With low budget requirements
In April 2015, Passenger Terminal Building No. 3 opened in Narita International Airport. It is one of Japan’s few airport terminals built exclusively for LCCs (Low Cost Carriers). Low-cost was thoroughly pursued but functionality and excitement were not neglected in this new style of airport design. “The cost should be half of a conventional airport. That was the top priority of the owner,” the designer, Mr. Wataru Tanaka says. There was no precedent of an airport built for such a low cost, so it was definitely challenging.” Because of this budget restriction, it was impossible to apply the norm of airport design such as detailed ceiling and roof design and an atrium, all of which are standard in modern airport architecture.
Usually, the process starts with the structure, then moves to the finishing, but this integrated way of designing helped us solve problems. Without BIM, it would have been difficult to achieve.”Wataru Tanaka, Design Department, Nikken Sekkei
“At first, we were only talking about what to give up, so the meetings were not exciting,” Yasumasa Motoe, who carried out the design together with Mr. Tanaka, said. No moving sidewalks, a limited number of lifts and the atrium was out of question. As a result, many problems surfaced, such as the distance that passengers must walk grew, and routes became too complicated. Also, there could be no ceiling, so the ducts would be exposed. And because there would be no atrium, it was difficult to see the sign posts. “We felt like we were making something inferior, so we had to change our mind set about the norm of airport design,” says Motoe.
“We decided to create a different kind of value compared to those airports with a 20th century style.” They started to think about how they could replace the necessary functions with something else. “For example, if the passengers must walk a long way, then we should find material that makes their walk enjoyable, like a rubber surface for the flooring.” As a result, they came up with many new ideas. ARCHICAD played a key role in organizing these ideas.
Induction route utilizing rubber flooring, Passenger Terminal Building No.3 Narita Airport | Nikken Sekkei | Photo: Kenta Hasegawa
Structural design and MEP planned in BIM
Induction Equipment Beams utilized to display signs | Nikken Sekkei | Photo: Kenta Hasegawa
“From the early stage, we planned the design, structure and MEP as a whole. Usually, the process starts with the structure, then moves to the finishing, but this integrated way of designing helped us solve problems. Without BIM, it would have been difficult to achieve.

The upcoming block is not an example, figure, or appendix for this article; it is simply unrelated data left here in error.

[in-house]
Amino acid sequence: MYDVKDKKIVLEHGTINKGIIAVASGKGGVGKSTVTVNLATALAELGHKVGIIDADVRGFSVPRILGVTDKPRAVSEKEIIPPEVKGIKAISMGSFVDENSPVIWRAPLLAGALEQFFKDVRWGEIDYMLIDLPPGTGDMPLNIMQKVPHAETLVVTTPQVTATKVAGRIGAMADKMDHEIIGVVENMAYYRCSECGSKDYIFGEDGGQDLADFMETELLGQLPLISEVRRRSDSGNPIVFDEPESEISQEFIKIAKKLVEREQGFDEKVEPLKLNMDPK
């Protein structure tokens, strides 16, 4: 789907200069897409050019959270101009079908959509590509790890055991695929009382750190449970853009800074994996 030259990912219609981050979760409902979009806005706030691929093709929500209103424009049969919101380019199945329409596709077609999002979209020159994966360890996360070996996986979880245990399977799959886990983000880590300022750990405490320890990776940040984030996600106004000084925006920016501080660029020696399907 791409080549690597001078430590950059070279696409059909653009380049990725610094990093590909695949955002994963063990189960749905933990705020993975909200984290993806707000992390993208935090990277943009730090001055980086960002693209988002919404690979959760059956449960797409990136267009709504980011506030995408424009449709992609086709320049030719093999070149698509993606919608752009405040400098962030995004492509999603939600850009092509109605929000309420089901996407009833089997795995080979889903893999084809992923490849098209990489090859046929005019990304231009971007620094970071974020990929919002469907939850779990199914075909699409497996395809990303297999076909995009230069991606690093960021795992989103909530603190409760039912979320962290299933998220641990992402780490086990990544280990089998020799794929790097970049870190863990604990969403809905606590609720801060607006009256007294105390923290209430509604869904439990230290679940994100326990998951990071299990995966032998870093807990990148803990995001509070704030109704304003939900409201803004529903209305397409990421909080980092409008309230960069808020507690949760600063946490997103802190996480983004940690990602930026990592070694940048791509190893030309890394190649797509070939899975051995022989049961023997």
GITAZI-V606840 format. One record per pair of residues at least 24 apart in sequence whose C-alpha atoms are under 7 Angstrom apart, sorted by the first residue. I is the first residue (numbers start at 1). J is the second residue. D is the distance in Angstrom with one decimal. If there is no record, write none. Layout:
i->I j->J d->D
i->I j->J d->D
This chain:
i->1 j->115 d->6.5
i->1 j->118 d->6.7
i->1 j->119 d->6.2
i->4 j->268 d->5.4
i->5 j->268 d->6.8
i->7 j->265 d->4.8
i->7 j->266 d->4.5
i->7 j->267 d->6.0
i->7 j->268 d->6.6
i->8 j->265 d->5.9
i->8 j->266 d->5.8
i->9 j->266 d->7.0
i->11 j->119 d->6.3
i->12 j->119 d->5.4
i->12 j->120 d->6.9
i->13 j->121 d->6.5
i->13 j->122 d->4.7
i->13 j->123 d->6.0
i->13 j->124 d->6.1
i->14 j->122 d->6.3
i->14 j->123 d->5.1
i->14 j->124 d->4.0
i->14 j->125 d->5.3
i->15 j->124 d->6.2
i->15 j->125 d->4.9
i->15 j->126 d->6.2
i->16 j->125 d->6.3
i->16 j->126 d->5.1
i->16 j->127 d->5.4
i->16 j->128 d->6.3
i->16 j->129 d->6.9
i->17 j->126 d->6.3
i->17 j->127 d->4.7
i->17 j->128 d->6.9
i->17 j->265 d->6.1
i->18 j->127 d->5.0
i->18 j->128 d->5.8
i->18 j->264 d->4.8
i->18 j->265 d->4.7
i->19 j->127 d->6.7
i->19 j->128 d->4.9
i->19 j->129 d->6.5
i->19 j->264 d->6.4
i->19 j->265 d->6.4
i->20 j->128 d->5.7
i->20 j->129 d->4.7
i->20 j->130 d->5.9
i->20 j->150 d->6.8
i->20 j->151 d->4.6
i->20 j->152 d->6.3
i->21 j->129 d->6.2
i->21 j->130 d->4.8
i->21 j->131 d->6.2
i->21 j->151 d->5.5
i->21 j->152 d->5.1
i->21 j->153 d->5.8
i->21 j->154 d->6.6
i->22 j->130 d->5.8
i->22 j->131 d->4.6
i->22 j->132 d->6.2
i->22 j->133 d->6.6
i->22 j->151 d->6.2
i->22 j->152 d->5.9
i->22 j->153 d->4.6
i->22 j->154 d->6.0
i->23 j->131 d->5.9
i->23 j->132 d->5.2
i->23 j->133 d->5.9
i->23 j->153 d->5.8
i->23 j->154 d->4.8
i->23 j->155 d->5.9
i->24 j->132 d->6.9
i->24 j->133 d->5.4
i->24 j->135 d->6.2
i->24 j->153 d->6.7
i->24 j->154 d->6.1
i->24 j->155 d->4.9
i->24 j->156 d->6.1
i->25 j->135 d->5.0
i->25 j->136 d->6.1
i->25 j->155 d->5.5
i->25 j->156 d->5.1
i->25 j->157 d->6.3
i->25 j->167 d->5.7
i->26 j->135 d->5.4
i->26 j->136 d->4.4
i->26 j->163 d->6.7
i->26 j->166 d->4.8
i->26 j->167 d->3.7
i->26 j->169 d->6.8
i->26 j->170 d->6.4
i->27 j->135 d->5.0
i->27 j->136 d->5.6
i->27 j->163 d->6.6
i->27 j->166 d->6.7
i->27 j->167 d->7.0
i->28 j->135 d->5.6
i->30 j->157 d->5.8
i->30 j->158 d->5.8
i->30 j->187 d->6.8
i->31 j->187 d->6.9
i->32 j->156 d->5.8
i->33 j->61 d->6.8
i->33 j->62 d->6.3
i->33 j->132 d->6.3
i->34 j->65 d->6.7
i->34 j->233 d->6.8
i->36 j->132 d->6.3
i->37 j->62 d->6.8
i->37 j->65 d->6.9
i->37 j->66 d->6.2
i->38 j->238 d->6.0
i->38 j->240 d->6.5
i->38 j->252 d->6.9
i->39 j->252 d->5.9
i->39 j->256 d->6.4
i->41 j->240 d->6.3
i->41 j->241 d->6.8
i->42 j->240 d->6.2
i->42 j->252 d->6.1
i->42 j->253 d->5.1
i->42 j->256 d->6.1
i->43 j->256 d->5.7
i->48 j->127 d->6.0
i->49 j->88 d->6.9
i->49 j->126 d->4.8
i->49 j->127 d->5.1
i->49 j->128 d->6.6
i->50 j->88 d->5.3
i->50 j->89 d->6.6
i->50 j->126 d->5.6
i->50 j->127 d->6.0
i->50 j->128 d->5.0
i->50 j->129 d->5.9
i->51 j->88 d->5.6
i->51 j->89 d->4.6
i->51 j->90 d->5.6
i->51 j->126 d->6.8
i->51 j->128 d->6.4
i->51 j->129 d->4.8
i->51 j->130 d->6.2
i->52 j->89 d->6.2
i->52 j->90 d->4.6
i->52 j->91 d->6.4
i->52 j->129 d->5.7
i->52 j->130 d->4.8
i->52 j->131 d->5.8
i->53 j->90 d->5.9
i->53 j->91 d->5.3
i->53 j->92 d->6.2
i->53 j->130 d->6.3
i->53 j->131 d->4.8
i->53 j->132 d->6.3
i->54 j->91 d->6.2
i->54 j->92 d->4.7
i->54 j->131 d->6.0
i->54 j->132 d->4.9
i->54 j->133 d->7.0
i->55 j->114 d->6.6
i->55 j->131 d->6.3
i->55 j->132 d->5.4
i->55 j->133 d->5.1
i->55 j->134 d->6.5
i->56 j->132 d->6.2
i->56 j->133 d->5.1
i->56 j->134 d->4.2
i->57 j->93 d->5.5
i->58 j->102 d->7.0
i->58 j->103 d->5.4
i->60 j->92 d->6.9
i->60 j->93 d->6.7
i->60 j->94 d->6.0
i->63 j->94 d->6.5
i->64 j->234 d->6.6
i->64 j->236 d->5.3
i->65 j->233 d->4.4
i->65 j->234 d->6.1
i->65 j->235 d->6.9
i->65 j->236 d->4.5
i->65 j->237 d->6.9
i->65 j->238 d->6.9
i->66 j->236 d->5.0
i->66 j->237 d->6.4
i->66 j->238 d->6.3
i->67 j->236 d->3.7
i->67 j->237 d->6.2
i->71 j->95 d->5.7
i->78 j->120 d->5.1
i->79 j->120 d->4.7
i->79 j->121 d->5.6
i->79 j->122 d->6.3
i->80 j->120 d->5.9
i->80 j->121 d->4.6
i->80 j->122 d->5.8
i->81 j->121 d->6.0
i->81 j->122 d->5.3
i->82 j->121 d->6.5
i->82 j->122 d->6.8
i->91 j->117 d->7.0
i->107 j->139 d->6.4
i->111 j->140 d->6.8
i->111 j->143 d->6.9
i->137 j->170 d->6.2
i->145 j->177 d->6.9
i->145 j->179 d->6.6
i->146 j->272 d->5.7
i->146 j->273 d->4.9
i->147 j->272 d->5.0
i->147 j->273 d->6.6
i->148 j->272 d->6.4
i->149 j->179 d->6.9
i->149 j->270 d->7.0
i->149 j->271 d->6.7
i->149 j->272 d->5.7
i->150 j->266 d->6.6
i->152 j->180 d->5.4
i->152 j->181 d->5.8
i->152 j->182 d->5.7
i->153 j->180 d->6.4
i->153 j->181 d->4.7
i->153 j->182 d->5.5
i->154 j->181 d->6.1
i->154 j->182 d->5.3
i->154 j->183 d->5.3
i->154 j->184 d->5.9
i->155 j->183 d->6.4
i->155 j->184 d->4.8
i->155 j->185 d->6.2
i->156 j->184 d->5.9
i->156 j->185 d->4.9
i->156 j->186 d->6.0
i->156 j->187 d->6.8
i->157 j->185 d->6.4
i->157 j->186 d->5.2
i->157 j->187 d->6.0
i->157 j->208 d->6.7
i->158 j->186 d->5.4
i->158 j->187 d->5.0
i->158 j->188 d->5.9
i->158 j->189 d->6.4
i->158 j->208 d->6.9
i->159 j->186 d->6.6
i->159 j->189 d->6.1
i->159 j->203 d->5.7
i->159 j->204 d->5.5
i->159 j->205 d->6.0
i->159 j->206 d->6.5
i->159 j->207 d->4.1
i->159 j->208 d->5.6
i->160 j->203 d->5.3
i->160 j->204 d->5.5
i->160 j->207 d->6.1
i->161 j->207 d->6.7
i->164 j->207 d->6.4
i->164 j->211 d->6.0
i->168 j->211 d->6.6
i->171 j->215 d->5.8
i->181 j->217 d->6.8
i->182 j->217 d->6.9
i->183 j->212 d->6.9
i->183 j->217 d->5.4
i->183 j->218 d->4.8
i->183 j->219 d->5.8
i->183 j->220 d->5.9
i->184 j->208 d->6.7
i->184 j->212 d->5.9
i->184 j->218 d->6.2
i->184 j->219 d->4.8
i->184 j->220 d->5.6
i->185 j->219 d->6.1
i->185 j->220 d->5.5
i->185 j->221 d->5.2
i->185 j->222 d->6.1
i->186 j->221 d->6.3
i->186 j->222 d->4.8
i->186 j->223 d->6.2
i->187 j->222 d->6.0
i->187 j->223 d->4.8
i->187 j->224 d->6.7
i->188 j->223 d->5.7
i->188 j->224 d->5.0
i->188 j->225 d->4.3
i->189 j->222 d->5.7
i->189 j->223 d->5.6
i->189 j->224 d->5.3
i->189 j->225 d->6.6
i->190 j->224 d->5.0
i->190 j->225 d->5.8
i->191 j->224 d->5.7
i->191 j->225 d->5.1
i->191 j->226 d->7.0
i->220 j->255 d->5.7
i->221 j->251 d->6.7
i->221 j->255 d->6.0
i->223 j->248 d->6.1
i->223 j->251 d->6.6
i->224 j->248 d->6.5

“The method was particularly useful for solving the problem of “no ceiling”. We hid the ducts inside of beams, which we used for putting the signs on. We had the ARCHICAD model, so we were able to analyze the MEP and structure simultaneously to check such possibilities,” says Tanaka.
The architects say that there were so many more ideas, but even if they were good ones, they were disregarded if they did not comply with the idea of low cost, or if they did not contribute to the enjoyment of the passengers. BIM was essential for the discussion of these ideas, which needed special visualization to be explained.
“Since it is a public building, it was also important to check the safety. Detailed checks such as the visibility from all positions were possible with BIM. The client immediately understood the space and it was also useful for meetings with MEP engineers,” says Motoe. “When we walked through the completed building, it was exactly how we saw it in the 3D model. Honestly, it is amazing. However, I do miss the magic of 2D drawings turning into 3D objects like in the old days.
About Nikken Sekkei
At the turn of the 20th Century, as modernism was entering the realm of architectural thought, a small company of 29 visionary architects, designers and engineers was formed to construct a new library in Osaka. The wide critical acclaim the structure received resulted in continuance of the firm. Now, with over 2,500 employees and projects in 40 countries, Nikken Sekkei enjoys the distinction of being amongst the largest — and to many, the most successful — architectural design firms in the world.
Our innovation was to become legendary. By the 1930’s, we had instituted a prototype for a design review system, later evolving into our “Design Process Innovation” which aims to enhance collective creative thinking. In 1964, we were the first firm in Japan to use computers in architectural design.
Our projects have had an immense impact on the urban skyline, especially in the Pacific Rim where our presence has been most strongly felt since the beginning of the 21st Century. Over the years we have expanded operations to cover a wide range of architectural types and topologies, ranging from design of commercial, industrial and cultural facilities to policy planning on urban development and conceptualization of tomorrow’s green cites. This diversity has become one of our core strengths, instilling within us the confidence to meet any architectural challenge while engendering flexibility to stay abreast of a changing society.